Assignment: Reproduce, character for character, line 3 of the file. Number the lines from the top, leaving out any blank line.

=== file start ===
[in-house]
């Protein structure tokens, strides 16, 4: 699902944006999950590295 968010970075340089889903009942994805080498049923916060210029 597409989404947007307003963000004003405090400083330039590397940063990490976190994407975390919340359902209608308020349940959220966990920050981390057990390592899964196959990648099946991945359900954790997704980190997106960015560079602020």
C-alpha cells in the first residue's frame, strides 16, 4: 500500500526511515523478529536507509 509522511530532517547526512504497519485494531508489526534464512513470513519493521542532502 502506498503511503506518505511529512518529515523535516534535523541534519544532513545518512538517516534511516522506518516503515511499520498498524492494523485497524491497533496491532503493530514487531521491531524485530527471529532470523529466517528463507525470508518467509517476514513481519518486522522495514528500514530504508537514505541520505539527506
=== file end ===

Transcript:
C-alpha cells in the first residue's frame, strides 16, 4: 500500500526511515523478529536507509 509522511530532517547526512504497519485494531508489526534464512513470513519493521542532502 502506498503511503506518505511529512518529515523535516534535523541534519544532513545518512538517516534511516522506518516503515511499520498498524492494523485497524491497533496491532503493530514487531521491531524485530527471529532470523529466517528463507525470508518467509517476514513481519518486522522495514528500514530504508537514505541520505539527506